One thing that has blown me away about the past year in Japan is the concept of seasons. Coming from Los Angeles, seasons are still a pretty new concept to me. LA really only has hot, cool, and on fire. Moving to San Francisco really didn’t change that much, except I traded dry for damp and hot for mild. Still not four seasons. Turkey was cold and dry when I arrived, had a spring that lasted about a minute, and then came the endless hot, humid summer.
After one year in Japan, I can finally say I’ve experienced all four seasons in one location! Each has their own beauty and charms, but I must say autumn was particularly lovely. Just as cherry blossom viewings are popular in spring, a traditional autumn activity is to go and view the vibrant colored leaves. I fortunately went on two such excursions this past November, with a drive on the Hakusan-Shirakawago White Road and a visit to Natadera temple in Komatsu.
As I’ve said before, renting a car as a tourist in Japan is pretty easy. so a group of us rented a car for a day trip up to Hakusan, one of the “famous three” mountains in Japan that also includes Mt. Fuji and Tateyama. Between Hakusan and Shirakawa-go village runs the “White Road”, a scenic toll road known for having beautiful leaves in the autumn. The White Road is a simple drive along a beautiful mountain road, with many turnouts and parking lots for scenic overlooks and forest hikes. Unfortunately for us, it was a holiday, so everyone and their mother had had the same idea for a day trip, which led to some major congestion along the road. But we did manage a spectacular forest hike down to a valley to see one of the most stunning waterfalls of my life!
As with many of the mountain areas of Japan, this one had some thermal activity going on. Next to the waterfall was a foot bath where weary hikers could soak their feet, and next to the foot bath was an open-air onsen . . . with a lot of very naked men relaxing in it. Now, the concept of bathing with strangers in Japan is nothing new, but the Japanese are a very outwardly shy and conservative culture, so I was quite surprised and delighted at this. I’m not sure if the onsen was coed (which is legal but very, very rare) but that day it was packed with old men!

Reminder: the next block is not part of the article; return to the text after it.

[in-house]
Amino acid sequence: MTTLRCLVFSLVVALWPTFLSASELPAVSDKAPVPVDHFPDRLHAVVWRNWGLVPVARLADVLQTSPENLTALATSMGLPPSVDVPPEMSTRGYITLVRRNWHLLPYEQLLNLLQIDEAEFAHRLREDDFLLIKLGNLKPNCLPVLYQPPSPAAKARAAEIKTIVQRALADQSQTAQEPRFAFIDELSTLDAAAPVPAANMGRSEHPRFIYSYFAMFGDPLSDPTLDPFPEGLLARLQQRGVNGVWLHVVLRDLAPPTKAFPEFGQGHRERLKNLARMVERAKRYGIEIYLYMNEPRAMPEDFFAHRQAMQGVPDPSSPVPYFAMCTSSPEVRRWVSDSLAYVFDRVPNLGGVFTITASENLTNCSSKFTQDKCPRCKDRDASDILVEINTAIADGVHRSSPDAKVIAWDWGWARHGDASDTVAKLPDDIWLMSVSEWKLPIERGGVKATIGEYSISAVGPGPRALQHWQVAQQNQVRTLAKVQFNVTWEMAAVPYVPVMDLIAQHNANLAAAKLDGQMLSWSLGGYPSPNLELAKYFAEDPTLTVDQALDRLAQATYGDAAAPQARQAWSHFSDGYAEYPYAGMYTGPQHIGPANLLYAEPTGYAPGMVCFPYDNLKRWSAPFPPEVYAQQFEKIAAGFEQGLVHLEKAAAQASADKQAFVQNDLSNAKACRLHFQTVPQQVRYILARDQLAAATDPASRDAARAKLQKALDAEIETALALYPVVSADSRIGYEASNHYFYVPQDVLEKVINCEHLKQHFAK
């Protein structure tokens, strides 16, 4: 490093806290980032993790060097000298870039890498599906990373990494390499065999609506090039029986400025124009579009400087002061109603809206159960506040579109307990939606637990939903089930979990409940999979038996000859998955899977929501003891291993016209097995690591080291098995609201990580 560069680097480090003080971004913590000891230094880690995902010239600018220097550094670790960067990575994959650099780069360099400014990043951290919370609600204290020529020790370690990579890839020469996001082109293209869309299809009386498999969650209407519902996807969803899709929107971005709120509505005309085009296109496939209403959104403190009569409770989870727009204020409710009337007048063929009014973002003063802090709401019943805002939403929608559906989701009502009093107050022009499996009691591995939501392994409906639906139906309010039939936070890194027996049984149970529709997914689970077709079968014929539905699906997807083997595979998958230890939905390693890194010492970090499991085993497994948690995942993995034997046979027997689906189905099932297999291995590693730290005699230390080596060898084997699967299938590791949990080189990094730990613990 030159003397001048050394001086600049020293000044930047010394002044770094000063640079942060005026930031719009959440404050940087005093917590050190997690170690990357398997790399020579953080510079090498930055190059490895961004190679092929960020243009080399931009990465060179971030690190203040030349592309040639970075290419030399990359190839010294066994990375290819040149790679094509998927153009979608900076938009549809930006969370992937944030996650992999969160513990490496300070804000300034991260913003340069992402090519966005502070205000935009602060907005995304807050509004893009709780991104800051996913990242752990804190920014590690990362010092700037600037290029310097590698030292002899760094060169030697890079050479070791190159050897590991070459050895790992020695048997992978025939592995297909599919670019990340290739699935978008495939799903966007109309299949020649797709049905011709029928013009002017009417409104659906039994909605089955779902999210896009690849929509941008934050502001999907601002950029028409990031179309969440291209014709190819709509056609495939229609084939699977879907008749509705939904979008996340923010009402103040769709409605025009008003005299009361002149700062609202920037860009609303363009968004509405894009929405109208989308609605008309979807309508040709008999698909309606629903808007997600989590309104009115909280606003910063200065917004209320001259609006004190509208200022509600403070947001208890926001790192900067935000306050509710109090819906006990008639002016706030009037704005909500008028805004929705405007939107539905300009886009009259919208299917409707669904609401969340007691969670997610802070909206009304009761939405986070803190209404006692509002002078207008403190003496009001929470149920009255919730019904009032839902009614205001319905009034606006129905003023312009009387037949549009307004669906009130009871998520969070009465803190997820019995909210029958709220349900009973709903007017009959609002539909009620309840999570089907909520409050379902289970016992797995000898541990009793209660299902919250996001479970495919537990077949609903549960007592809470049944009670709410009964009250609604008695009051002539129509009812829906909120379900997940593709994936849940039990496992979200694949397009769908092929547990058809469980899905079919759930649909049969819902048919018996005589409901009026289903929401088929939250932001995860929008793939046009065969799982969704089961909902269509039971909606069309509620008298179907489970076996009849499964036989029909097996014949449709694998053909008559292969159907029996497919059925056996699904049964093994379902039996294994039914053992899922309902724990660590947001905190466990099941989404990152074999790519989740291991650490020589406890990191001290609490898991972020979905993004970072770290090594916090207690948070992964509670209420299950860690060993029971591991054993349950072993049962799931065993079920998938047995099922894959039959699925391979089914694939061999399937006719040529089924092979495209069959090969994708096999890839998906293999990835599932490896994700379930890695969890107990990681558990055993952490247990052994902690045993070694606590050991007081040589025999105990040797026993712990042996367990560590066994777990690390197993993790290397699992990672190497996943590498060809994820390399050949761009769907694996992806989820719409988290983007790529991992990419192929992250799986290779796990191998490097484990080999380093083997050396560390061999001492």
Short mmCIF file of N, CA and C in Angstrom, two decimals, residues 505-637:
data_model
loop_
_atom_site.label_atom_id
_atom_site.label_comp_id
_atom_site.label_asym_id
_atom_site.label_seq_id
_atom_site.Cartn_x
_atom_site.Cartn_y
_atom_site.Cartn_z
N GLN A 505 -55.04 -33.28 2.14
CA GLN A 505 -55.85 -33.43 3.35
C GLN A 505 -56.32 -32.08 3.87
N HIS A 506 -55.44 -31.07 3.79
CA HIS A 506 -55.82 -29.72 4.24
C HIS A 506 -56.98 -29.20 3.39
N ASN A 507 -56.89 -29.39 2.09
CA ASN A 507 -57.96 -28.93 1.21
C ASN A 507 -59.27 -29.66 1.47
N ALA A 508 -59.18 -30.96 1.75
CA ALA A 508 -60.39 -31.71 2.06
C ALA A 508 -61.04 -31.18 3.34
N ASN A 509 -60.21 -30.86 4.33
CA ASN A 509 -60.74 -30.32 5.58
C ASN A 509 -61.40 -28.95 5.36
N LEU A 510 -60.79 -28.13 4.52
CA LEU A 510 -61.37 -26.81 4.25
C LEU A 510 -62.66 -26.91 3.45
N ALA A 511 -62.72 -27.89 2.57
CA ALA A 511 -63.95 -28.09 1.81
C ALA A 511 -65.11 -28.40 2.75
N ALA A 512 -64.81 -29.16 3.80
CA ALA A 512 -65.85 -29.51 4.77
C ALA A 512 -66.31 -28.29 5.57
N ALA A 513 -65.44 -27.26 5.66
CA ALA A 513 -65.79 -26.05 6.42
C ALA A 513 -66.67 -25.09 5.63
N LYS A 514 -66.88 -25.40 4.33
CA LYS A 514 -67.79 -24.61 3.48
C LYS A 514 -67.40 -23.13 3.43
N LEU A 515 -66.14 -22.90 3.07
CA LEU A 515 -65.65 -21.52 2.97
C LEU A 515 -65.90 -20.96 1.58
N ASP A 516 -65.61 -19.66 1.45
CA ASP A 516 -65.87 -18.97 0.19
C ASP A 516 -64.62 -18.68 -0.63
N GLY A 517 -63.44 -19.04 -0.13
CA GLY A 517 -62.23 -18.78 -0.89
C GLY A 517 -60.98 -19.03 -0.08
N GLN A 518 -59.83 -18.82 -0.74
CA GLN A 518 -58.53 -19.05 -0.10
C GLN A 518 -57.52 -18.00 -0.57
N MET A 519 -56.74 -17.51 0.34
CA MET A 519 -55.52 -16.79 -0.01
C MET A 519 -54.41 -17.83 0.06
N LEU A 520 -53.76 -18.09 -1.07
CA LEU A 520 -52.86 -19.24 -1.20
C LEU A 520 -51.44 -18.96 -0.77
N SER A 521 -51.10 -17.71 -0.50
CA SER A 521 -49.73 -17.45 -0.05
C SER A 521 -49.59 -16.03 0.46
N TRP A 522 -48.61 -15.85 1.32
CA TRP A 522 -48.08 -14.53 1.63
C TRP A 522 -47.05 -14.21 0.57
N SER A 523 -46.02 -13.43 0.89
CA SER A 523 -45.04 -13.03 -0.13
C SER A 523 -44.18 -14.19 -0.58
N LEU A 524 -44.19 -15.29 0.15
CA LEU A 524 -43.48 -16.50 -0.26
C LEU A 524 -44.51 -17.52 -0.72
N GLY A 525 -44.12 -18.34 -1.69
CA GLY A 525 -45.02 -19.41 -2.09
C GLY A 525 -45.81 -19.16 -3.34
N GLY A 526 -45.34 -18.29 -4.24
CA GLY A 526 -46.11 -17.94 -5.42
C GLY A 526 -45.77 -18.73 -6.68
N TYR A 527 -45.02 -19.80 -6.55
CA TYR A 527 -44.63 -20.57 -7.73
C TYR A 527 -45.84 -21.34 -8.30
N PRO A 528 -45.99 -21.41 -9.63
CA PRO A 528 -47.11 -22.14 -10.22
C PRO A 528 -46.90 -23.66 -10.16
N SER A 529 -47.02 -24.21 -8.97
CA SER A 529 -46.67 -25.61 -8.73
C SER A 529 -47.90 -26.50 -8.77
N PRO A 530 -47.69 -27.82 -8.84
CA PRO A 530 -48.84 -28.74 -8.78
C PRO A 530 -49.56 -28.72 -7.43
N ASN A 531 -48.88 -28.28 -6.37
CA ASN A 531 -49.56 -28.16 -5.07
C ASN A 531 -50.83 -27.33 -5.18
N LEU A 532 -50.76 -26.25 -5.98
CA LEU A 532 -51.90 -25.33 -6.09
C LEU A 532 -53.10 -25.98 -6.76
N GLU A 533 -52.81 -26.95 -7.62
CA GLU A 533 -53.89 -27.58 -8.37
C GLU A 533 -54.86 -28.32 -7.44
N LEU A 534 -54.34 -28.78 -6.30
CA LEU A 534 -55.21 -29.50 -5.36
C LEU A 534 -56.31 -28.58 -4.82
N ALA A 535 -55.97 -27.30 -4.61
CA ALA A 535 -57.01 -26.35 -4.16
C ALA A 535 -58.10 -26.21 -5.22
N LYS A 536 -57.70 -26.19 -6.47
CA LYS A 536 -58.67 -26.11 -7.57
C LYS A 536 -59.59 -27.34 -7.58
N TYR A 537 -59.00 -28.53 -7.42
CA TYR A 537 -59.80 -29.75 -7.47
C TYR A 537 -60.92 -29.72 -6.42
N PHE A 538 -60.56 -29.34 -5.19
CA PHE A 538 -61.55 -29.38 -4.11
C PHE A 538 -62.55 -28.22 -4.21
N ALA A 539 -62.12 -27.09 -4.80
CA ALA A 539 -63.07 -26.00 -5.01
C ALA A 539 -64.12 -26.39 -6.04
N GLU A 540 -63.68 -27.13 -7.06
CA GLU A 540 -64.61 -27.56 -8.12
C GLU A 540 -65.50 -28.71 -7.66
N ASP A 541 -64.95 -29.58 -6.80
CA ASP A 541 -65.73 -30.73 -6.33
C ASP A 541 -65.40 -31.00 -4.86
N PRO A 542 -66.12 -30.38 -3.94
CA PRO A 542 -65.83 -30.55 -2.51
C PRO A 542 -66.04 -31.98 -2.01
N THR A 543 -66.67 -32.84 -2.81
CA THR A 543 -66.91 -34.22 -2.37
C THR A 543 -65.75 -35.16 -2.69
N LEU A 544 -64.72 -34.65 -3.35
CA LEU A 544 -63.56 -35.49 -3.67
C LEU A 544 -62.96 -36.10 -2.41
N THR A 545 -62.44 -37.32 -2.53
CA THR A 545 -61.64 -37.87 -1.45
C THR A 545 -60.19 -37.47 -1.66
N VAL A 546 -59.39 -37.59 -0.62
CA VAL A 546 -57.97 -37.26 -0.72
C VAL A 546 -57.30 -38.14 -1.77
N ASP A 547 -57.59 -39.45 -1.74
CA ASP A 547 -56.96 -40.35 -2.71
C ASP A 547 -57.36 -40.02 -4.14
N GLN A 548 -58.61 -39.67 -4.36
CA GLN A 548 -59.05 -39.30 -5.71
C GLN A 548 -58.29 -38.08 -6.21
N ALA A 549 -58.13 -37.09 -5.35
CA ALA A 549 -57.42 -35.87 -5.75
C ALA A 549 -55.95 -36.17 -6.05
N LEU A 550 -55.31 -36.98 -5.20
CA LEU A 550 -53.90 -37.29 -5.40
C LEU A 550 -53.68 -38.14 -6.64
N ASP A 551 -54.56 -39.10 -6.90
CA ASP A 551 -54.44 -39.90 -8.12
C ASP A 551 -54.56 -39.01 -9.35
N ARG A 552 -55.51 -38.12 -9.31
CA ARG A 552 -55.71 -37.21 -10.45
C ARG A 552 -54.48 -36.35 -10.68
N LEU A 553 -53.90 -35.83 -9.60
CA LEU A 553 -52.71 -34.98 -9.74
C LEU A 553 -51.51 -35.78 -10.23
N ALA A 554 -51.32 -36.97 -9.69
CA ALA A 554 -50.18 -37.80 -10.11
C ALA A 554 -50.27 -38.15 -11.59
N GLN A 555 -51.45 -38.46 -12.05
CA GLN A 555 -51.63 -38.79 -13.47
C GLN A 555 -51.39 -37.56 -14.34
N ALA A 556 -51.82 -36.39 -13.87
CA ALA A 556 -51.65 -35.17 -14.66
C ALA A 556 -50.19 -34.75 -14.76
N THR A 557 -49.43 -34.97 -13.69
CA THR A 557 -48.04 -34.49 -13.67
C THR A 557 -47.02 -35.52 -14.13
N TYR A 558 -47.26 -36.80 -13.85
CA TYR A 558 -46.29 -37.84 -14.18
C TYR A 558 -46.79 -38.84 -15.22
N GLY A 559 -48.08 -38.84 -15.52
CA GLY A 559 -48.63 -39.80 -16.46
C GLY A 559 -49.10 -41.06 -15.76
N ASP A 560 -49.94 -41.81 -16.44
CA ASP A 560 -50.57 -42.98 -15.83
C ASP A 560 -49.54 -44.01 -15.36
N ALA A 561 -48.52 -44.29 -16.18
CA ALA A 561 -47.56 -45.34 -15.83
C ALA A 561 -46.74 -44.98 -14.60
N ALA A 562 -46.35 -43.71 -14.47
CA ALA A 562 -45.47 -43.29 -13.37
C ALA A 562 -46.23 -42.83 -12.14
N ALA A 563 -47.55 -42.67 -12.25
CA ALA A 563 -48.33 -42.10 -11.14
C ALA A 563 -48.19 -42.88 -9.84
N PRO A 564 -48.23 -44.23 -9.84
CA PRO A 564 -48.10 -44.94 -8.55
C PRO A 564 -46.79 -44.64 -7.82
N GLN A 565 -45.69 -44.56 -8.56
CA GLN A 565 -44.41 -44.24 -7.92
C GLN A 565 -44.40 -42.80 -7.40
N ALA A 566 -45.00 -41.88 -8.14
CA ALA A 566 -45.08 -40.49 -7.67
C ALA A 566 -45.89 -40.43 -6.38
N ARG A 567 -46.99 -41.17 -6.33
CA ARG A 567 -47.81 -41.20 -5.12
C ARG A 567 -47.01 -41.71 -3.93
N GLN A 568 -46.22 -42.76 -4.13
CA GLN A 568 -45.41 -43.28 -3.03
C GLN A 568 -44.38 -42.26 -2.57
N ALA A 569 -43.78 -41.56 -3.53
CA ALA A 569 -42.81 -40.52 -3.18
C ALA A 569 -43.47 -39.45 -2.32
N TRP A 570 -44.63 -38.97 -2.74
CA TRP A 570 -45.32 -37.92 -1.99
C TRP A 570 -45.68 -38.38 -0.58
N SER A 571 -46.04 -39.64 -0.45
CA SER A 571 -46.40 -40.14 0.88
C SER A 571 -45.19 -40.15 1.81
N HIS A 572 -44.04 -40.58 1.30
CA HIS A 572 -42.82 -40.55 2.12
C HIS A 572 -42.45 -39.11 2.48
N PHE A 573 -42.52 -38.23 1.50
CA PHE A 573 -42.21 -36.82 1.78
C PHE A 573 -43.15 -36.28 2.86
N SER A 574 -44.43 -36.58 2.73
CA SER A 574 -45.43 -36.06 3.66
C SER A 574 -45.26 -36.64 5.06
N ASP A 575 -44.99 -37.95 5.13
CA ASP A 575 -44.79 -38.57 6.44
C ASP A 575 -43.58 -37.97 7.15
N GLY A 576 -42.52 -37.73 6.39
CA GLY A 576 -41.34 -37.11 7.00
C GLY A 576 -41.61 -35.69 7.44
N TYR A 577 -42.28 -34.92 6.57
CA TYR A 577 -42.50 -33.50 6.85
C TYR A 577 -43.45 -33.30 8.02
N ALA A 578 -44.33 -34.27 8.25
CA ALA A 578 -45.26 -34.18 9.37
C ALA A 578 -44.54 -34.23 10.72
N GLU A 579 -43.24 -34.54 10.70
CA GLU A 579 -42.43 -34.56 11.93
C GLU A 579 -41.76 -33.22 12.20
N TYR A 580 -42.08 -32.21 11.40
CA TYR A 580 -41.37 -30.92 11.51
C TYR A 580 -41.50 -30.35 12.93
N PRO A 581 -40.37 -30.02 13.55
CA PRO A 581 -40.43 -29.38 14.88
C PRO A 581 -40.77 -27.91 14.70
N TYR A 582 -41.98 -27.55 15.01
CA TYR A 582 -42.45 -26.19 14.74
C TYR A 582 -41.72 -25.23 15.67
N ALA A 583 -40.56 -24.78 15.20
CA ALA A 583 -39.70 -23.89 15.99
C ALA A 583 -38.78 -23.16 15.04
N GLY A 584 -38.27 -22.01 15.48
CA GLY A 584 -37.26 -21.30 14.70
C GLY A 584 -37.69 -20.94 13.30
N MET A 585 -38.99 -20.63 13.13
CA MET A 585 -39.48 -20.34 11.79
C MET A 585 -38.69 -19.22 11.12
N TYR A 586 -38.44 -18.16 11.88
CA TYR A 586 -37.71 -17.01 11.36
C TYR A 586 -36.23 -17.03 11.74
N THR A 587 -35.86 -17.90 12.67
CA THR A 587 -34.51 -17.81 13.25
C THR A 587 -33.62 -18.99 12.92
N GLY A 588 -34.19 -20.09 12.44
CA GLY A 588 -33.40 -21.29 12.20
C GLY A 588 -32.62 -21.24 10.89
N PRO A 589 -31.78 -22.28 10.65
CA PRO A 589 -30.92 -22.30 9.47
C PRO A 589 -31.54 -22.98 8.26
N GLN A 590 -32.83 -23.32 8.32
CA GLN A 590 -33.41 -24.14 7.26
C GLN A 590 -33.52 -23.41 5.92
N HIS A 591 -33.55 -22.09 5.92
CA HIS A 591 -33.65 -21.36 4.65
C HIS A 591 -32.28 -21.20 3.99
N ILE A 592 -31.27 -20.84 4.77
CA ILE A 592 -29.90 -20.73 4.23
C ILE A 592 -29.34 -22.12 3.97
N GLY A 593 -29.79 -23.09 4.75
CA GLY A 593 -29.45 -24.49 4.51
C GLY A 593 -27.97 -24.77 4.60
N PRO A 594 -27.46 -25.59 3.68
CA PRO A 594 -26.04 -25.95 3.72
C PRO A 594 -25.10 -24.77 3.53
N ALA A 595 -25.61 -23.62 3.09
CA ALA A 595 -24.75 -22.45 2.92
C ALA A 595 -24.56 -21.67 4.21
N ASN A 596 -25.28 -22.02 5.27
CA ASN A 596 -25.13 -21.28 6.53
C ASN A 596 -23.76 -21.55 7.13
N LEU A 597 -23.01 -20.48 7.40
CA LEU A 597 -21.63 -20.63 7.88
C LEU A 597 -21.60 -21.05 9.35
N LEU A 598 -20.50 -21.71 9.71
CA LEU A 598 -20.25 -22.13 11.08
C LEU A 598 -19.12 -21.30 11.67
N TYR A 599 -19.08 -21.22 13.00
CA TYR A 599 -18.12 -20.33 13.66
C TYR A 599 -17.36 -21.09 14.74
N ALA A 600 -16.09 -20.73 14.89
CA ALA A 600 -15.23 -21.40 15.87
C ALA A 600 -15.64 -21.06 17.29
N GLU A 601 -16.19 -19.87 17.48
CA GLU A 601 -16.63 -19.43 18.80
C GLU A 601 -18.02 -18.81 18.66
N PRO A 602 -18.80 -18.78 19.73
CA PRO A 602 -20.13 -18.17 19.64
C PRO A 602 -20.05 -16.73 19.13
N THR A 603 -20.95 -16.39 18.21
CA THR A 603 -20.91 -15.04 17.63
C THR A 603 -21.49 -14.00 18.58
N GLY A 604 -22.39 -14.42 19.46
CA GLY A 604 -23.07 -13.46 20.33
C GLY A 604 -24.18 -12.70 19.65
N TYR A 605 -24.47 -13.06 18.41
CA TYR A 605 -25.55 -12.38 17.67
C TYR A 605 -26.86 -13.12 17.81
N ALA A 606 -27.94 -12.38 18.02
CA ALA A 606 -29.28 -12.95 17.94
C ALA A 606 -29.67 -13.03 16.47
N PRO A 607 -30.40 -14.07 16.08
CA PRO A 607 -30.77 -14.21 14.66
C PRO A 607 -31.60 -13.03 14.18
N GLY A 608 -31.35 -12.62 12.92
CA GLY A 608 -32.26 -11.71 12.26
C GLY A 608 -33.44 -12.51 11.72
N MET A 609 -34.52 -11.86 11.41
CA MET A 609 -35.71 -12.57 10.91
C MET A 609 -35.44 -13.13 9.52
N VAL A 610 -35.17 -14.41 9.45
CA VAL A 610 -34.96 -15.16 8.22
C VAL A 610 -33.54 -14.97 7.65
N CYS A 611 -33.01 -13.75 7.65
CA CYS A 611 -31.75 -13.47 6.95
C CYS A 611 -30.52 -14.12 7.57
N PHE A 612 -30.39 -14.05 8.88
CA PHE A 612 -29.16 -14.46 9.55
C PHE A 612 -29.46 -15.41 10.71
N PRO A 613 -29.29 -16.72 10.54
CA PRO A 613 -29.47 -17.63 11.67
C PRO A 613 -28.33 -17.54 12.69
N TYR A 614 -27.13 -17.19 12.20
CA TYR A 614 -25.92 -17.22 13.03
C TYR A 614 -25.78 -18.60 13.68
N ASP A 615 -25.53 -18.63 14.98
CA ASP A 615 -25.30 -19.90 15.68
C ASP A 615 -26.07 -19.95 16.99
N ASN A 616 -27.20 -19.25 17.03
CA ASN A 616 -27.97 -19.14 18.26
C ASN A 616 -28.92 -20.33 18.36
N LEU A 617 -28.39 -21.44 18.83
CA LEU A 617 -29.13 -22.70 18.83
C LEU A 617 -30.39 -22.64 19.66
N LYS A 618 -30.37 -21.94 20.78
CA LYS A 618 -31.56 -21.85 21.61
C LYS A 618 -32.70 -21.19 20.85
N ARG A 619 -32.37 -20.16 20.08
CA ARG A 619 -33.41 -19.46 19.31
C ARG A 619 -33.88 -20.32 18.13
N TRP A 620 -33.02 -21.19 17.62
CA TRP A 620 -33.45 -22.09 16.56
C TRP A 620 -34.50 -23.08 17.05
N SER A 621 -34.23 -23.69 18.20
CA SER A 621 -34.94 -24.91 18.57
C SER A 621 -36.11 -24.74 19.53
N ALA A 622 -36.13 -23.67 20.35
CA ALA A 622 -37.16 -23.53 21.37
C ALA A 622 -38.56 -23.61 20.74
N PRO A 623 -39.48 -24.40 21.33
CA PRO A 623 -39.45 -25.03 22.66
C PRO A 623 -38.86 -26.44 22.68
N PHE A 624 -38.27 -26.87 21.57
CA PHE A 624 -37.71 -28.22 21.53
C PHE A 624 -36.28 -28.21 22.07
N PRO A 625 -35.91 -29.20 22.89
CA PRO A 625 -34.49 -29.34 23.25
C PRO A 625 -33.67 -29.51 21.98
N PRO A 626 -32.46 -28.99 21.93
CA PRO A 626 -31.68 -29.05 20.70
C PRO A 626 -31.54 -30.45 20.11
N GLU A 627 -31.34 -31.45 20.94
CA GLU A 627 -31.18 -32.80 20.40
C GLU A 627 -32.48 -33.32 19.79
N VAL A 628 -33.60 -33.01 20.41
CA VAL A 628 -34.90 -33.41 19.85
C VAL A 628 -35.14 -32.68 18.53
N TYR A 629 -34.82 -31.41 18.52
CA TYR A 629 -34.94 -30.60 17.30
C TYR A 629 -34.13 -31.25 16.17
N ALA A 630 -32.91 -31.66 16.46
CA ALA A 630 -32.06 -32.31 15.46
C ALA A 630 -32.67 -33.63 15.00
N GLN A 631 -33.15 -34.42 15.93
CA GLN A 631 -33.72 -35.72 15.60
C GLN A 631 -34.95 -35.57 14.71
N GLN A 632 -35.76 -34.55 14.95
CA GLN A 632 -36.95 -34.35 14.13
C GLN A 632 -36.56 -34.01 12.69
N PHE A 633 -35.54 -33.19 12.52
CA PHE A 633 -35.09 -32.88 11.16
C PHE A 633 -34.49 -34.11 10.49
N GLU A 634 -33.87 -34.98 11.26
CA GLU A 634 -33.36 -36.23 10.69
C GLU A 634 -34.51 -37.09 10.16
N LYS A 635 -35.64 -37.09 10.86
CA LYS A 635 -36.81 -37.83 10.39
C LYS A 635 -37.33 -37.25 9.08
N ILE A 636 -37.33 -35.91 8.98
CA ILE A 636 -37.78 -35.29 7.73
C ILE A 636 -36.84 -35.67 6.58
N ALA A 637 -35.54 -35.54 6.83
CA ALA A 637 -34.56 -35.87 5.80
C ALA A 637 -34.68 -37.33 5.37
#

We made a few more stops at some scenic points, then continued through the road with the intention of going to Shirakawa-go, but somehow I missed the exit and we ended up in Gokayama, a small historic village with traditional gassho-style farmhouses that is a UNESCO world heritage site. A word to the wise: if you drive on the White Road all the way to the Shirakawa-go exit it gets very steep and windy. I’ve had my share of mountain road drives and usually I love them, but I was terrified at one section where the drop-off was particularly steep (a fact I shared with my passengers after we were down the other side!) In Gokayama, we had some hearty forest soba noodles and wandered around the houses and farmlands in the dusk, and relaxed in a public bathhouse with a gorgeous outdoor bath before heading back to Kanazawa and returning the car.
It was a gorgeous day, a nice escape into nature, and I love the film photos I took that day. I was experimenting with a different film stock, Fuji Venus 800, and the result is pretty dreamy. It was a really long day though, with lots of driving, so I was pretty exhausted by the end of it. I highly recommend this scenic drive as a day trip in the autumn – just don’t go on a holiday like we did!